Media Portrayals of Persons with Disabilites: Solutions
For instance, the Australian Broadcasting Corporation provides a guide for producers to use in portraying persons with disabilities on-screen. It consists of three questions:
- Does the portrayal patronise the disabled person?
- Does the portrayal victimise the disabled person?
- Does the portrayal demonise the disabled person?
The Canadian Association of Broadcasters has added material on portrayal of disabilities to its Equitable Portrayal Code. As a result of its report the CAB has pledged to “address issues identified in the research relating to the portrayal of persons with disabilities in television programming.”
Media and Disability has these suggestions:
- Consider disabled characters in scenarios that might be commonplace for a non-disabled person.
- Consider disabled characters as rounded individuals, with good and bad qualities. Showing a disabled person as being mean, or nasty might be a challenge, but how many non-disabled people are “nice” all the time?
There is evidence that portrayals of persons with disabilities is improving. For instance, the character of Doctor Gregory House on House, M.D. could have been created with Media and Disability’s second suggestion in mind (though he – like most characters with disabilities, even other non-stereotyped ones such as Stevie on Malcolm in the Middle – is portrayed by a non-disabled actor). Similarly, Walter Junior on Breaking Bad and Doctor Fife on Private Practice – both played by actors with disabilities – are well-rounded characters whose disabilities are an integral part of who they are but who are not defined by it.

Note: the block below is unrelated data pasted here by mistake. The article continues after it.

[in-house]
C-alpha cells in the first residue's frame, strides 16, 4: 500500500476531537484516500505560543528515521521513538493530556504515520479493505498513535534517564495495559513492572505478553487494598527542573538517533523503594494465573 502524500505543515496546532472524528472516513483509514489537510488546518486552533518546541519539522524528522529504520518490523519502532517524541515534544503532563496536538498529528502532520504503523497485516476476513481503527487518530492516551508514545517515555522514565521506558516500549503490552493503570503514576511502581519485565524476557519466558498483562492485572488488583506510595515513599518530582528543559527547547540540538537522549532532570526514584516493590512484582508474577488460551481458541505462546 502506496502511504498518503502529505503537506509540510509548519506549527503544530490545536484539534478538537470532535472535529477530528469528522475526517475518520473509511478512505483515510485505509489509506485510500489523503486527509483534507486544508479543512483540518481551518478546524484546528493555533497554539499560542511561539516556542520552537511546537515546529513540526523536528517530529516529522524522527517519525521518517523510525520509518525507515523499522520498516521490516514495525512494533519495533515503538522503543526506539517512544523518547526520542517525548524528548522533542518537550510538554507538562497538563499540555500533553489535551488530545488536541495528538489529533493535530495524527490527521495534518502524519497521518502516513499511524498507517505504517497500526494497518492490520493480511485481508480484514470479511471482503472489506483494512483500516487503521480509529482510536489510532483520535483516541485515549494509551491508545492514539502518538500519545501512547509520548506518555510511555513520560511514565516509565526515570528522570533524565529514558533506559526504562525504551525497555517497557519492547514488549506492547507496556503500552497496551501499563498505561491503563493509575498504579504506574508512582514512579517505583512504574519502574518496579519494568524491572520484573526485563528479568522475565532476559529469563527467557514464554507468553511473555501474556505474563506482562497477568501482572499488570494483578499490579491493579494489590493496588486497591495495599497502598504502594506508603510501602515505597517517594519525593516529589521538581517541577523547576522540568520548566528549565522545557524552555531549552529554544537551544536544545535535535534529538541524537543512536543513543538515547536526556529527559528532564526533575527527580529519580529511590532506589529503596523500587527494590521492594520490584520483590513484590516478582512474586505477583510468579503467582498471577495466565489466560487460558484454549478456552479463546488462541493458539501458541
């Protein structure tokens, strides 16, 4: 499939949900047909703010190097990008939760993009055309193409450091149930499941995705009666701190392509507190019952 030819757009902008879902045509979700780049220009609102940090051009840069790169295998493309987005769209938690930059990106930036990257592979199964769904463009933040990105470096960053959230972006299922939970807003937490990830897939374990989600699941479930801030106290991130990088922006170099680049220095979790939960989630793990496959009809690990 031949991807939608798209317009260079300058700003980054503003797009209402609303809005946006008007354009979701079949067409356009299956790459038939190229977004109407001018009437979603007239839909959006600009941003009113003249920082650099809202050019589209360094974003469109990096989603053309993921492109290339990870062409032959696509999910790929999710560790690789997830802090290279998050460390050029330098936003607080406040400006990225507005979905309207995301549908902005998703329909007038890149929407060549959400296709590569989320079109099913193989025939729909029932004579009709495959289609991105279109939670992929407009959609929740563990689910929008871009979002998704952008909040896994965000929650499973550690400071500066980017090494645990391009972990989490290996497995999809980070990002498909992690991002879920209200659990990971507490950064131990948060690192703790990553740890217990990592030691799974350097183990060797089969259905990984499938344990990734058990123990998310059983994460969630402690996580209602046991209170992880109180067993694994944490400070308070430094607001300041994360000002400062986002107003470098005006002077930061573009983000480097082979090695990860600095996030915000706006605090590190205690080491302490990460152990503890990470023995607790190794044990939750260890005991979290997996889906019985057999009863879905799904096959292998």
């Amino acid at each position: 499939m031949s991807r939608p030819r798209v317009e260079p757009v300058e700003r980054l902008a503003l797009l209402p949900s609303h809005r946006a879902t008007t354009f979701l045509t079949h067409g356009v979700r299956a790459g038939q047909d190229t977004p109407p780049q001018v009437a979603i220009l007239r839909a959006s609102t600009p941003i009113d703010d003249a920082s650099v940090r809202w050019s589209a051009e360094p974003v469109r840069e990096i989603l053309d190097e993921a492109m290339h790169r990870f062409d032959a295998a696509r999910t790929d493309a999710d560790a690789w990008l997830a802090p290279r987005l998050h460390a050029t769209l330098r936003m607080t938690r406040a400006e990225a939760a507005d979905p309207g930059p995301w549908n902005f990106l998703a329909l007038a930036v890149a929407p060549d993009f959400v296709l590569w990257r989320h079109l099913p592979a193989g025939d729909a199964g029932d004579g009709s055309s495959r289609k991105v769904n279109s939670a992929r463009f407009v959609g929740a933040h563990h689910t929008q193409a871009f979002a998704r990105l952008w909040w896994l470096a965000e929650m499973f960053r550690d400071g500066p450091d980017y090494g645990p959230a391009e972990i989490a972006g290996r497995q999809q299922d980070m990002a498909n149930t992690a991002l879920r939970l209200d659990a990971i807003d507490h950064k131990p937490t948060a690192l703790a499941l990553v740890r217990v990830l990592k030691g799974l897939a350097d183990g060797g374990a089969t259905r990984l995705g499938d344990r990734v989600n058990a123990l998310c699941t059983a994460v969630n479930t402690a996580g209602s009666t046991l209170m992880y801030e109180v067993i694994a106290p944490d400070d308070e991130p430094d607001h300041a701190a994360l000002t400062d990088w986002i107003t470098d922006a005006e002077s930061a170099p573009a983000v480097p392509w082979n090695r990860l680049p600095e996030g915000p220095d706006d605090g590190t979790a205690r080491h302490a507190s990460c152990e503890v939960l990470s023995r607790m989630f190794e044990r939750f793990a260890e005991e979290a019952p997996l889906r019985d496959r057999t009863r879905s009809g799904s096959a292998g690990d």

I AM PWD, a joint venture of Actors’ Equity Association, the Screen Actors Guild and the American Federation of Television and Radio Artists, is an organization which advocates for employment of persons with disabilities in the media industry and also provides links to resources for persons with disabilities who hope to work in the industry. A Canadian organization that is working towards increasing the presence of persons with disabilities is Lights, Camera, Access! Its founder, Leesa Levinson, describes herself as “an ambassador for talent with disabilities” (Levinson herself has multiple sclerosis).
Consider disabled characters as rounded individuals, with good and bad qualities. Showing a disabled person as being mean, or nasty might be a challenge, but how many non-disabled people are “nice” all the time?